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Mexico’s Fragile Governing Coalition

A New Government May Just be the Answer to Mexico’s Woes

Main Political Parties

Prior to the 2018 election, Mexico was ruled by two major parties — the Institutional Revolutionary Party (PRI) and the National Action Party (PAN). From 1921 until 2000, the PRI were in control. In 2000 and 2006, the PAN won the elections, with the return of the PRI in 2012. It was widely expected in 2012 that the PRI was going to win with the winner Enrique Peña Nieto bringing the PRI back to power.

Presidential Winner

The winner is a man named Andrés Manual López Obrador commonly known as AMLO who founded and represents MORENA. He was a presidential candidate who ran in 2006 and 2012. In both contests, he faced stiff competition from established political parties. In 2006, Felipe Calderón, a member of the PAN, was the winner after his fellow party member Vincente Fox won the presidency in 2000 ending the nearly seven decades of rule under the PRI.

Fragile Coalition

AMLO’s MORENA party is a left-wing party with its roots in nationalism and left-wing policies. Some critics liken his policies and ideas to the late Venezuelan President Hugo Chavez as part of the pink tide. The PES is a new conservative party that joined his coalition and holds more conservative views namely anti-abortion and close links to neo-evangelicals. Finally, the PT comprises of moderate progressives pressing on for worker’s rights. The obvious conclusion is that each of these parties have their own ideas and ideological objectives.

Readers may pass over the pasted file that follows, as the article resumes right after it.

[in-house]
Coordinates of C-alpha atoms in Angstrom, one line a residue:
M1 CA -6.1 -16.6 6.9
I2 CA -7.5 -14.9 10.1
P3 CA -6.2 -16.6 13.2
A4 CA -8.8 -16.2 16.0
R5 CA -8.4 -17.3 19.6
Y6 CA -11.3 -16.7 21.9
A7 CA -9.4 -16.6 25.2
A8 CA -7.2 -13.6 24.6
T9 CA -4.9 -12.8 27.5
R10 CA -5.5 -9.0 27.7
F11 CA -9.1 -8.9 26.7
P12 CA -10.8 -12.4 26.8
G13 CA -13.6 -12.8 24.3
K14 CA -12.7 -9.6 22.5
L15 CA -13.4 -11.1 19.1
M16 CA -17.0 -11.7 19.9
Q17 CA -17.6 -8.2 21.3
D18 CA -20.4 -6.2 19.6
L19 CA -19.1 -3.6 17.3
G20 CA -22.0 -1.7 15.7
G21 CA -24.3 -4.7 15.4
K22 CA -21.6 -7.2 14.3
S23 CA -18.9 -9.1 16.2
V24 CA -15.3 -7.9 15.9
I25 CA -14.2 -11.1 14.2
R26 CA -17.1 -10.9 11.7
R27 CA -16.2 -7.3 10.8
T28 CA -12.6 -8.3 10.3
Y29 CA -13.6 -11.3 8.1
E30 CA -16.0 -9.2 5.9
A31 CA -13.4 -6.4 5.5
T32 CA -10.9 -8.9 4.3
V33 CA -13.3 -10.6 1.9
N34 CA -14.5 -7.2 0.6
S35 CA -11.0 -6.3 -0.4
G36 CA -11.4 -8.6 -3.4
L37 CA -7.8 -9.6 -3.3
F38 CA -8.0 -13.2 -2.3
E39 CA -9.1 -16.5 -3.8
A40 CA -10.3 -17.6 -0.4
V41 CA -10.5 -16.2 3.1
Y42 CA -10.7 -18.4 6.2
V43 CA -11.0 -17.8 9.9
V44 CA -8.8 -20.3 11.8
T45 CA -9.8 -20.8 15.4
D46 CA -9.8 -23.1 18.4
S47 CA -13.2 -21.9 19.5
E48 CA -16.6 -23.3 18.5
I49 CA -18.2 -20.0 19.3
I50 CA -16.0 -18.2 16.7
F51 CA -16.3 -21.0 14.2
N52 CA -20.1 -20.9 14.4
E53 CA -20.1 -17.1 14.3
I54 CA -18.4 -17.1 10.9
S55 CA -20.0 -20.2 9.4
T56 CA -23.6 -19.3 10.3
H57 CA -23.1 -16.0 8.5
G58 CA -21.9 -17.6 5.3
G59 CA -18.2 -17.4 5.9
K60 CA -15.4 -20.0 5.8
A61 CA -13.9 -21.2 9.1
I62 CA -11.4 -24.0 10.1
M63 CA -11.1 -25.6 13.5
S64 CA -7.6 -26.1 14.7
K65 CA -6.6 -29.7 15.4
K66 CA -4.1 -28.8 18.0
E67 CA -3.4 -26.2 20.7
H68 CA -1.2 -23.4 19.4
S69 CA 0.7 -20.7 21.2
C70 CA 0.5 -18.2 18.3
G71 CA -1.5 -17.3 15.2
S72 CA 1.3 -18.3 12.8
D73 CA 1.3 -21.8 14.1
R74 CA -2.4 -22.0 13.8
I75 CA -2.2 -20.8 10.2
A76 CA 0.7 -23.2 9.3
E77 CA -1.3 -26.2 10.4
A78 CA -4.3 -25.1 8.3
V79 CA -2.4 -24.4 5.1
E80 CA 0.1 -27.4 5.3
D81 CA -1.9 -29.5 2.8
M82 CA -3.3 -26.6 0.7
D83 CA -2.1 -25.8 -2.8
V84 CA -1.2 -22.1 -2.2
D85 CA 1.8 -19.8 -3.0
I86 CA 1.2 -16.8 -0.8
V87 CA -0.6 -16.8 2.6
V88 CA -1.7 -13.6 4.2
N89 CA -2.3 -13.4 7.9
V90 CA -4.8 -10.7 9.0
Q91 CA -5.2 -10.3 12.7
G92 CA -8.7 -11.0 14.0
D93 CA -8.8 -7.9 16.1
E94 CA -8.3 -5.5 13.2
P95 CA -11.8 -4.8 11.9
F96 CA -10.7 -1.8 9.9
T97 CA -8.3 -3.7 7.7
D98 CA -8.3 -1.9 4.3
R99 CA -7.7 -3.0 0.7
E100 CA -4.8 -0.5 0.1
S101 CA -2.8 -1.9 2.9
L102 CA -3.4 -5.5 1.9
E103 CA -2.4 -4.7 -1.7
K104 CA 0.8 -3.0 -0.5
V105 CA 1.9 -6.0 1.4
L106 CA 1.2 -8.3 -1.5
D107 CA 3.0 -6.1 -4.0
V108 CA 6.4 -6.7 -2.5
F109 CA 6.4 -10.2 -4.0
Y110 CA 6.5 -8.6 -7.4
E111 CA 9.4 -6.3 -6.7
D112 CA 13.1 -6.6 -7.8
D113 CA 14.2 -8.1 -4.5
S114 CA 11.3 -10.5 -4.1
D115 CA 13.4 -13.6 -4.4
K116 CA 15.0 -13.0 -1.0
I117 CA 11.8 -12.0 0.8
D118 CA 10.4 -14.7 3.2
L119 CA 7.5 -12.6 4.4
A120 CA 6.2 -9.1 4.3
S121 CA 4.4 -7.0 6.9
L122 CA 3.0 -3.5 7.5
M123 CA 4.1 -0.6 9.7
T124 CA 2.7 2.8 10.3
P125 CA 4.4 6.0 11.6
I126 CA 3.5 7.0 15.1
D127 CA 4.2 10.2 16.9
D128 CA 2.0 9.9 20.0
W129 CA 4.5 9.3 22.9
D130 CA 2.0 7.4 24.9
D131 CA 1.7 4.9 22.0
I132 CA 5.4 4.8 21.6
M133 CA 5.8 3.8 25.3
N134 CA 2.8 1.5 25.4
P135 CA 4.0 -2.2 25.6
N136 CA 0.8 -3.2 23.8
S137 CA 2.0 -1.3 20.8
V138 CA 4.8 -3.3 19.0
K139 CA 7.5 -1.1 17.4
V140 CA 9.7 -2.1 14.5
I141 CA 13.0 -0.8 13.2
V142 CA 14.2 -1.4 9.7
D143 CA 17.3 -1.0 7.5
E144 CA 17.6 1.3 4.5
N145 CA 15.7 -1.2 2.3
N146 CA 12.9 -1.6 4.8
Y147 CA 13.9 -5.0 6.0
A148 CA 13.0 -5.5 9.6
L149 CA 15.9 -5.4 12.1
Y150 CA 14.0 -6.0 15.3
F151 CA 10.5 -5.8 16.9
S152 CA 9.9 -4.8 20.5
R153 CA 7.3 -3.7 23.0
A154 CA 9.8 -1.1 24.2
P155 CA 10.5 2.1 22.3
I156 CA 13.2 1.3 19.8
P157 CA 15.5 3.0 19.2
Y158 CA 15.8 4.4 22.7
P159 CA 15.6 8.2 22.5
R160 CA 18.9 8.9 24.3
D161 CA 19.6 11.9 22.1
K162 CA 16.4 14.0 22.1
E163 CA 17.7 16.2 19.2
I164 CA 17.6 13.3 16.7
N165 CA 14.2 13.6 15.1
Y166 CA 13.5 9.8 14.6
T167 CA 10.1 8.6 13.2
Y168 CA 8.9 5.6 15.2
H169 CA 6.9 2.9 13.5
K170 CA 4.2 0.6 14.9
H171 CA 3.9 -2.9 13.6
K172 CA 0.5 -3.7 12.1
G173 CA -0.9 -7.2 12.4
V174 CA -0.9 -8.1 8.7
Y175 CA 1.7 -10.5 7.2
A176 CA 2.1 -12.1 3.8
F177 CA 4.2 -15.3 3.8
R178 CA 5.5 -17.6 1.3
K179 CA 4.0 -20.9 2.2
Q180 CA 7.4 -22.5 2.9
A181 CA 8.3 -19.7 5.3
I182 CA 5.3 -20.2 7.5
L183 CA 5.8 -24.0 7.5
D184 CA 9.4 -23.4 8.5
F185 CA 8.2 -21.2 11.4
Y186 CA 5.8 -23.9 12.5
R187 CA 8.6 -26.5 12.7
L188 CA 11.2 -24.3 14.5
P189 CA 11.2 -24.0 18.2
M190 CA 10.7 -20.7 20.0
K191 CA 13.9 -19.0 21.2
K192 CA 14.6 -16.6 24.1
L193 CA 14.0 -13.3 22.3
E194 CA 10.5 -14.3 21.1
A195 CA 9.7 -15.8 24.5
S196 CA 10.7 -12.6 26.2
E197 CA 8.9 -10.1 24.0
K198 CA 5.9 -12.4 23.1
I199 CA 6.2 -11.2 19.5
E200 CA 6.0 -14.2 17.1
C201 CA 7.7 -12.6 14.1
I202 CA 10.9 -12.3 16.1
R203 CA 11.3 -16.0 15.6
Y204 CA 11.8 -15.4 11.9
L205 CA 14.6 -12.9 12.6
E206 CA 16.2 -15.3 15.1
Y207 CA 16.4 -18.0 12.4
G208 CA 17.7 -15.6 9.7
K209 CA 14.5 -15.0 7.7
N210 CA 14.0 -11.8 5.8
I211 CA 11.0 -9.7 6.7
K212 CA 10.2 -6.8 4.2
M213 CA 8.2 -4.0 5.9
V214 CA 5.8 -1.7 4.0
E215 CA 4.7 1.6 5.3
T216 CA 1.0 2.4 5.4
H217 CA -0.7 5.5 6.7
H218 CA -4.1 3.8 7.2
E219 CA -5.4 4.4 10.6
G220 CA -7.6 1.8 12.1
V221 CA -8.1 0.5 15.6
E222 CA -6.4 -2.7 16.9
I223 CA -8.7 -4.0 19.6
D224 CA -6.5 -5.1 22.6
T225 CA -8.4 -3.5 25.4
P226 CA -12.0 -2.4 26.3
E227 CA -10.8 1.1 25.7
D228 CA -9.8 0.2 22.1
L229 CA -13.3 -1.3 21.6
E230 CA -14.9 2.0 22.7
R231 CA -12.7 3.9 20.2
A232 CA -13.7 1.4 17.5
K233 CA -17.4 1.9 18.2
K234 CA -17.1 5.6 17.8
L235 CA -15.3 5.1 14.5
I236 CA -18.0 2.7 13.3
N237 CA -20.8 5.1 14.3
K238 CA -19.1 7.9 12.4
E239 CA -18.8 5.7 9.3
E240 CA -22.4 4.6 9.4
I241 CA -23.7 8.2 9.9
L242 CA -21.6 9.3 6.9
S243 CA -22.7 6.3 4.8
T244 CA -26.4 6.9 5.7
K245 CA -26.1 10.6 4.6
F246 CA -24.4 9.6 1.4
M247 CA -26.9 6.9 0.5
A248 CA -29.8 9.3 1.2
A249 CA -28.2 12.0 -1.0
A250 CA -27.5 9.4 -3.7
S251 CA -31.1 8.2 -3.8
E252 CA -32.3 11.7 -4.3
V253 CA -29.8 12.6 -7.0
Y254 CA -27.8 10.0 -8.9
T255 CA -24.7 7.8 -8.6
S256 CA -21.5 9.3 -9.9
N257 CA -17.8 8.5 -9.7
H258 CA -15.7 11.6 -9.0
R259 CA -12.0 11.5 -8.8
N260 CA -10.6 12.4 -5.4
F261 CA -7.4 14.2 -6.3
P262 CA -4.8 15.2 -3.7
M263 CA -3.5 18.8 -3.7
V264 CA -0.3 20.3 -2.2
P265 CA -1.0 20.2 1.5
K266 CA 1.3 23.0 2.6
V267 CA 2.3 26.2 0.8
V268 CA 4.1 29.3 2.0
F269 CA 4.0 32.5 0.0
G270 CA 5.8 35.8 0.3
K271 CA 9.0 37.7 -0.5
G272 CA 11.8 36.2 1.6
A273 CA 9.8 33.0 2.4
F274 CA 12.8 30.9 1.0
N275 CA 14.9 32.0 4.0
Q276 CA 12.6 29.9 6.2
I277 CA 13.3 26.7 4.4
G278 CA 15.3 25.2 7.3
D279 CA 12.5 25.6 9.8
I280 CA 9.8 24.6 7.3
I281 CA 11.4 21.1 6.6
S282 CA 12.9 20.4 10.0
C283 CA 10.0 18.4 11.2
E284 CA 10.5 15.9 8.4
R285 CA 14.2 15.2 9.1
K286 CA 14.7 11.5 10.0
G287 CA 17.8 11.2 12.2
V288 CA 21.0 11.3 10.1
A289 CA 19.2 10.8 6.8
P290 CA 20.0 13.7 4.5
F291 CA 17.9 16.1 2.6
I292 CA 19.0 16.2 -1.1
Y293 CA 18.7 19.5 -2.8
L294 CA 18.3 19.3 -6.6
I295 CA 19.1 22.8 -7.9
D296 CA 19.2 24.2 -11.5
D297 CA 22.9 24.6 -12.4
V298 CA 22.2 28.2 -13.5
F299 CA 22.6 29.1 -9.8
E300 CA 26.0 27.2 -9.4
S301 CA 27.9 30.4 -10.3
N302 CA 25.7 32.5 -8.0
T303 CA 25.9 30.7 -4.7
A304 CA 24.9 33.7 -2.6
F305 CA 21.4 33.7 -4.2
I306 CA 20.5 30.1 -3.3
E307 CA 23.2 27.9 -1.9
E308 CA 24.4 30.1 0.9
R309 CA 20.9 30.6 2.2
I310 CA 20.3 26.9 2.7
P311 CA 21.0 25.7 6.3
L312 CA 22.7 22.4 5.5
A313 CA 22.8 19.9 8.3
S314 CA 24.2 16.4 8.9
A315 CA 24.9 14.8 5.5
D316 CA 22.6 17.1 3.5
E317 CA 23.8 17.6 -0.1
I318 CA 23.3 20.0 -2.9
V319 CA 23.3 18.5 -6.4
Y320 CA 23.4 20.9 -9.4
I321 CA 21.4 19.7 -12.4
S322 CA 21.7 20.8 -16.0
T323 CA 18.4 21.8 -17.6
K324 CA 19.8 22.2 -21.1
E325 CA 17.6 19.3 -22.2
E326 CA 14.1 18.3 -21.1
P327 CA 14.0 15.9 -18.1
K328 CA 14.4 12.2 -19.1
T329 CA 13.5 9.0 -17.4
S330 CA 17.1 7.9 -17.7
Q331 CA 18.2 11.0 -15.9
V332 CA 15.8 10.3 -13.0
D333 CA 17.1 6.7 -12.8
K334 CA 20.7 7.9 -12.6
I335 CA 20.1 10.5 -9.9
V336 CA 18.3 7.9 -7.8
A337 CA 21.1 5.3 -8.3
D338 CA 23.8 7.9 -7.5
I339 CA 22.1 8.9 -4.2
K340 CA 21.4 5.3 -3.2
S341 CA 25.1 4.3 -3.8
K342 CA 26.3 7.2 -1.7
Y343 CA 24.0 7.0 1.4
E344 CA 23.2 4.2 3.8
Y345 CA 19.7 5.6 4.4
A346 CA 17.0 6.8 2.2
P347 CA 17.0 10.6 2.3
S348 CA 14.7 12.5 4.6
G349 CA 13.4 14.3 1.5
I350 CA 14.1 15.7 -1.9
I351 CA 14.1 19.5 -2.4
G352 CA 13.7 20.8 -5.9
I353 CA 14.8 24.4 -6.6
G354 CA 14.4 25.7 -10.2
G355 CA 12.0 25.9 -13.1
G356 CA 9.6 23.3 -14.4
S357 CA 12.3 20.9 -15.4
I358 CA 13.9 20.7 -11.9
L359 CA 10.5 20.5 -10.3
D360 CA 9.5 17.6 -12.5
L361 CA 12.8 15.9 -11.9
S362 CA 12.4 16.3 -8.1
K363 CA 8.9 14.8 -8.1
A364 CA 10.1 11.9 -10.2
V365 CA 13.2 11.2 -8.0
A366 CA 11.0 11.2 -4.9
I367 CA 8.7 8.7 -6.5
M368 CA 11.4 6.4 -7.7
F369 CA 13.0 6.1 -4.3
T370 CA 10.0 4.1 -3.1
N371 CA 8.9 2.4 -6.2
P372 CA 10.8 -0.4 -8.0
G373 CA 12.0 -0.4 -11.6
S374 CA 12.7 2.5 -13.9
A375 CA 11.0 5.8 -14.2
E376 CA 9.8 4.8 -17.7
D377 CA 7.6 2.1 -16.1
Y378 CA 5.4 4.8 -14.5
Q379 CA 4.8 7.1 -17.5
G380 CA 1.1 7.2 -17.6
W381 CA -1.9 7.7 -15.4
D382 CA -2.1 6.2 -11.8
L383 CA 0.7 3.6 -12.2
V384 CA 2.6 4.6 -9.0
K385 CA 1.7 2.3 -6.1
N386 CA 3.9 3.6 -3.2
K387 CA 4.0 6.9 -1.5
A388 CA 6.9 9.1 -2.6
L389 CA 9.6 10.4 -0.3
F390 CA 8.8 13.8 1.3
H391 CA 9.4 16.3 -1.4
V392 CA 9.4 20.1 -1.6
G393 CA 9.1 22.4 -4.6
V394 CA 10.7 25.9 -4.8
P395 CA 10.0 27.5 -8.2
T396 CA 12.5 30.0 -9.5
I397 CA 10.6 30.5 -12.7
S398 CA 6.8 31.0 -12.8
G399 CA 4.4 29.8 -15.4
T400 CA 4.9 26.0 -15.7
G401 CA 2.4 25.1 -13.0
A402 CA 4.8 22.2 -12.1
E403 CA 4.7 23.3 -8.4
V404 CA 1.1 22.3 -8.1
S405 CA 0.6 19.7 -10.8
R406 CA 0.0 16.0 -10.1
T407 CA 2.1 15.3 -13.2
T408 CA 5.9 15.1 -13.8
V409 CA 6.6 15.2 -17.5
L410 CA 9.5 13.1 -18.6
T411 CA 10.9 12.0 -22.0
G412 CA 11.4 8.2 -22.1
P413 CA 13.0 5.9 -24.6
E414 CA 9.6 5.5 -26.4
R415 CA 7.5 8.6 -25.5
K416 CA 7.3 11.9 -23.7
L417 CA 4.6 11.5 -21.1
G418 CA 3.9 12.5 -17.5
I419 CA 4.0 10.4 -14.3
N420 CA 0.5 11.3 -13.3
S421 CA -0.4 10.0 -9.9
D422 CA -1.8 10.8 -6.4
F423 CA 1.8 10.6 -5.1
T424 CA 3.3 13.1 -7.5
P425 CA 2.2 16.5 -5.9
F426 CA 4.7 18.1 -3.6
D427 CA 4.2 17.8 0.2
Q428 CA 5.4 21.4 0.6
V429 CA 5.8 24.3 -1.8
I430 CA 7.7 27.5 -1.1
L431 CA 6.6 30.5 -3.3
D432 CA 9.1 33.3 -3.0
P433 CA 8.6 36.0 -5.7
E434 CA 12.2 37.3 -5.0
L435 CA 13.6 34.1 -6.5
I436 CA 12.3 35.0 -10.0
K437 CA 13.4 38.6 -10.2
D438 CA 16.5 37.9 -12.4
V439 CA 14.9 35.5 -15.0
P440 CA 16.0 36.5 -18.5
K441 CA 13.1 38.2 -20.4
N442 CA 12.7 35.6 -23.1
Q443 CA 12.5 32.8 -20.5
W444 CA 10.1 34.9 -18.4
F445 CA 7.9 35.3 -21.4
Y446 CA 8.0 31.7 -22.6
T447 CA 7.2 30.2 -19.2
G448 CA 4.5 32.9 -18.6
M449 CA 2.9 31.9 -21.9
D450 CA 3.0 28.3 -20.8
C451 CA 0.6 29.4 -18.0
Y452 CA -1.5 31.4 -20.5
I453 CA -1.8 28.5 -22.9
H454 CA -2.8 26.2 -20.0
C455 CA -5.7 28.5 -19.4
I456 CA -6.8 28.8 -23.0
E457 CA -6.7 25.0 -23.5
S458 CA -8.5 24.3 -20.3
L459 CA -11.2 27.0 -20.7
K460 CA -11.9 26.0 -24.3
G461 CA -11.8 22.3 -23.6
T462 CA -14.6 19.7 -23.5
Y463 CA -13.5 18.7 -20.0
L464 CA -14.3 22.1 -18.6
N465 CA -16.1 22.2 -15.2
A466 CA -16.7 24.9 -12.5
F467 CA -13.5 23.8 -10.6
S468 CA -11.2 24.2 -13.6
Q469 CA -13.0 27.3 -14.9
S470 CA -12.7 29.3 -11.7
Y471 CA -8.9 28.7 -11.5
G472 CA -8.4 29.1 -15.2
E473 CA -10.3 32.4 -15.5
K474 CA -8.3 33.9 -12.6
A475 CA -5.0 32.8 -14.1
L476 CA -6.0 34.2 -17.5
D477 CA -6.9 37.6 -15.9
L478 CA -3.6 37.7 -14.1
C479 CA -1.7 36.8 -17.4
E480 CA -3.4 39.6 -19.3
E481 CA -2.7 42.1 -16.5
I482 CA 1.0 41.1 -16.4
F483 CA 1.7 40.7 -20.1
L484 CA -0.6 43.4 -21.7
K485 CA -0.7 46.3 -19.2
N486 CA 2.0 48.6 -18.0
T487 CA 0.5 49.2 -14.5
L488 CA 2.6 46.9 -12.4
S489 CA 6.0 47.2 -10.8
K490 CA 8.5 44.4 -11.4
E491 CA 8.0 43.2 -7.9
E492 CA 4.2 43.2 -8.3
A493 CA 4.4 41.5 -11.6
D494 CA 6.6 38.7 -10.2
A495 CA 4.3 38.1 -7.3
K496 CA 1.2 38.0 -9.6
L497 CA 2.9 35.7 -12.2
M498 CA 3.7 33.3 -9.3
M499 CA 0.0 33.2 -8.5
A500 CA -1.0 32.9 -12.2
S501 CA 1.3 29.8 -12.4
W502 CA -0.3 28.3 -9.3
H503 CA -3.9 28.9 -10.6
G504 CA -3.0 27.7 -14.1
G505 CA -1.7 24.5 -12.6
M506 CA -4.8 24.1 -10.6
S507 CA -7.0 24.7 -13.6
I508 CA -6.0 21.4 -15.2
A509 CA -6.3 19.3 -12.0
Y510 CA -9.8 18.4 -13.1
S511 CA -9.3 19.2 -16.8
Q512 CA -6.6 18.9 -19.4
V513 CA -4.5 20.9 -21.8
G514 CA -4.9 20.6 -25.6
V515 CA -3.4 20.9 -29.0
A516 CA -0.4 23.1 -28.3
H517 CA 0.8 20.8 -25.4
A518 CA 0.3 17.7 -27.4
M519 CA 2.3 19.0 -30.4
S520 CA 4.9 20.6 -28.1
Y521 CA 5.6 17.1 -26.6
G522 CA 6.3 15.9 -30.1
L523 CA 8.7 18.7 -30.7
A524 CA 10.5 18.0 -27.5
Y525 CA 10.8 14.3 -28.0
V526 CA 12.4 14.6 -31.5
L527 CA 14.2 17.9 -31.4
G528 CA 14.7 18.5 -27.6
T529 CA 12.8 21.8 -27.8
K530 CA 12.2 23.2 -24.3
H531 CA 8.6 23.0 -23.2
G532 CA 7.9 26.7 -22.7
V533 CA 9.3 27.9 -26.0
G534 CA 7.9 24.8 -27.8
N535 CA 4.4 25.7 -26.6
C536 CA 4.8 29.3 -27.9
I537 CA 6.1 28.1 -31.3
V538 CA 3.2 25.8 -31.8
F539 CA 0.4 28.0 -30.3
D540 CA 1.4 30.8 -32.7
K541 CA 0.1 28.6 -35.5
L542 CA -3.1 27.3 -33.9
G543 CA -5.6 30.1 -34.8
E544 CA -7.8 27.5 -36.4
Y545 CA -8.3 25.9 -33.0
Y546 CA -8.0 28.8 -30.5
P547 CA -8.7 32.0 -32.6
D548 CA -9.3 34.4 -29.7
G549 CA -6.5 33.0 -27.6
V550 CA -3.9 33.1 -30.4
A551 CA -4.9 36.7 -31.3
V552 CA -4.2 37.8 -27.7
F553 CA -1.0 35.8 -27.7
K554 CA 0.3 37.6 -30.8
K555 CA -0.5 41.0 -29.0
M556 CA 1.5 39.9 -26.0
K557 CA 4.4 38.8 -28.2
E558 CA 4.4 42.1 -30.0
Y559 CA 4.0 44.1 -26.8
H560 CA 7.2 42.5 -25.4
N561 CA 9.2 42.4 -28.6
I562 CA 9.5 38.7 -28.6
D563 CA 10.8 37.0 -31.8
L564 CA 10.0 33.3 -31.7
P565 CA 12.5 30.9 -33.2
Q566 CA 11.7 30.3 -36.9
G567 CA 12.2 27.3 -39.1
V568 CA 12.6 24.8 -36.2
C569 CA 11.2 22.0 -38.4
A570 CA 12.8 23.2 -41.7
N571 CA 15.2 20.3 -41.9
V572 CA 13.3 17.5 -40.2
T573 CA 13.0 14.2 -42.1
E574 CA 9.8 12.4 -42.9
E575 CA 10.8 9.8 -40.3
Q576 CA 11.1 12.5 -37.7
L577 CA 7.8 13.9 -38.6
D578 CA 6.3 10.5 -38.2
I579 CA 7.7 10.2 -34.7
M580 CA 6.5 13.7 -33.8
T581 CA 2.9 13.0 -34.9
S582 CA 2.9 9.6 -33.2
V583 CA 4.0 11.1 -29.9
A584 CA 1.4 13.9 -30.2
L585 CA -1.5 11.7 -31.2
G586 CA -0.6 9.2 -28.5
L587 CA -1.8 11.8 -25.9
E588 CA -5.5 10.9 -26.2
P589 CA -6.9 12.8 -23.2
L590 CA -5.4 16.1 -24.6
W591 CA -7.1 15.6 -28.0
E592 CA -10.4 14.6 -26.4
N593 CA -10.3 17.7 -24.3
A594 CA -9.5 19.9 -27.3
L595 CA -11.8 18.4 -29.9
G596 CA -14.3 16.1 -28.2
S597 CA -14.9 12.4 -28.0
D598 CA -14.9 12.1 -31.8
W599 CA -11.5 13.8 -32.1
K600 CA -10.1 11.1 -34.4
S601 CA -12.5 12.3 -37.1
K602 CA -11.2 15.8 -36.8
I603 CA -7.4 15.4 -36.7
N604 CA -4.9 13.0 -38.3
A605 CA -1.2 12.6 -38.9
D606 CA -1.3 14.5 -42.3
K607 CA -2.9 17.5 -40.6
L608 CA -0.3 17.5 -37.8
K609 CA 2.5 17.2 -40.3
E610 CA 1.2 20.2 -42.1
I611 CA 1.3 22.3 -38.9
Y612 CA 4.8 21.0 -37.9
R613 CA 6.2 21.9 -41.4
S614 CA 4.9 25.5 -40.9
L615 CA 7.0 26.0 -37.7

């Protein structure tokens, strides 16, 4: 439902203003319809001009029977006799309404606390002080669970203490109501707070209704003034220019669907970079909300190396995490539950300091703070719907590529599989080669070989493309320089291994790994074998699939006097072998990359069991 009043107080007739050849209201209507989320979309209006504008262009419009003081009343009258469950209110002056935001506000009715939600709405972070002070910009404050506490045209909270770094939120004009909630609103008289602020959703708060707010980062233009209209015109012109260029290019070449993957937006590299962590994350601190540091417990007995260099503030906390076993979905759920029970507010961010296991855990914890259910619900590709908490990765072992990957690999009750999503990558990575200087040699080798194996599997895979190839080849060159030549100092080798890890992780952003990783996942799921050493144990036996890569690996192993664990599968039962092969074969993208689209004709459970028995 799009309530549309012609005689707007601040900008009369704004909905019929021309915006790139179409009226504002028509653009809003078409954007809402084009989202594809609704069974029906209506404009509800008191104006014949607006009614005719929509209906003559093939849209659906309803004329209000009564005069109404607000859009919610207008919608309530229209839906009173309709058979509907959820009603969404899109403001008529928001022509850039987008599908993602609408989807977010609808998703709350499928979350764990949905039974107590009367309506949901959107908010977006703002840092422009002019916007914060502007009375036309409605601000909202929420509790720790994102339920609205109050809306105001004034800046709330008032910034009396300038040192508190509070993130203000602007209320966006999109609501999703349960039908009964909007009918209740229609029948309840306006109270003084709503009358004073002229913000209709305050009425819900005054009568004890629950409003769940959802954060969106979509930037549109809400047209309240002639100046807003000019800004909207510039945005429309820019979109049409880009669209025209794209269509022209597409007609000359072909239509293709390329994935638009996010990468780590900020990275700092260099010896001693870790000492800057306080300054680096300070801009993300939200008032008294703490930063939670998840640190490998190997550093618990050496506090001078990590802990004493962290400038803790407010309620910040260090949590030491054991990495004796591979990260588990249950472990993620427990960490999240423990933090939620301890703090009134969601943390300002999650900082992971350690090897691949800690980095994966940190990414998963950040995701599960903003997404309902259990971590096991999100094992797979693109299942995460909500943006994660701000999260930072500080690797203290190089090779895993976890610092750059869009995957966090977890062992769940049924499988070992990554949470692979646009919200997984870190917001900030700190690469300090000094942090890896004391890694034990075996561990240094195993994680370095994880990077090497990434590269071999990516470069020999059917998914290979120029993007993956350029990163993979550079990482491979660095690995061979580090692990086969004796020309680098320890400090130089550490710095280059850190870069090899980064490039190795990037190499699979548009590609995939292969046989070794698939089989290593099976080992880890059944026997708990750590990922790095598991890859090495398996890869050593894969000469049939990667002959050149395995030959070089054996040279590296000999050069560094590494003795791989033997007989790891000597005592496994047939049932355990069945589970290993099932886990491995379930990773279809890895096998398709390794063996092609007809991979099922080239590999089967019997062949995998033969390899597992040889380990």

Mexico’s Contentious Relationship with its Northern Neighbour

Mexico has long held a strong trade relationship with its northern neighbour especially since the signing of NAFTA (North American Free Trade Agreement). Many US companies like Ford outsourced their operations to Mexico. This outsourcing lead to the rise of maquiladoras or ‘manufacturing plants’ that lie in the border towns of Northern Mexico. Since President Trump’s election, the US/Mexico relationship has soured.

Populist Counter to Trump

The wave of populism has lead to the political game changers such as Brexit, AfD (Alternative for Germany), and the election of Donald Trump as the next US President in 2016. Populist movements are right leaning with a focus on tighter immigration with hints at nationalism. López Obrador’s victory falls into this pool of political game changers. Some may argue that López Obrador is the Donald Trump of Mexico having risen through a populist wave after two unsuccessful presidential bids. Such an argument may prove slippery, because AMLO has bucked the trend of populism and conservatism sweeping Latin America.

Future Outlook for Mexico

The future depends on whether AMLO manages to tackle corruption and set an example in Latin America. He finds himself in a potentially tricky situation as conservatism takes over as the main stream way of governing. On the other hand, some may argue that leftism has lost its place with the likes of Brazil’s Dilma Rousseff being impeached and Argentina’s Christina Kirchner no longer in power.

Final Thoughts

In the end, only time will tell how AMLO will act in terms of staying true to his election manifesto and keeping the poor’s best interests at the top of his agenda.



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Adam E. Badenhorst

Writer. Into politics, heritage, environment and crypto/future. Love a tough debate and intellectual discussions.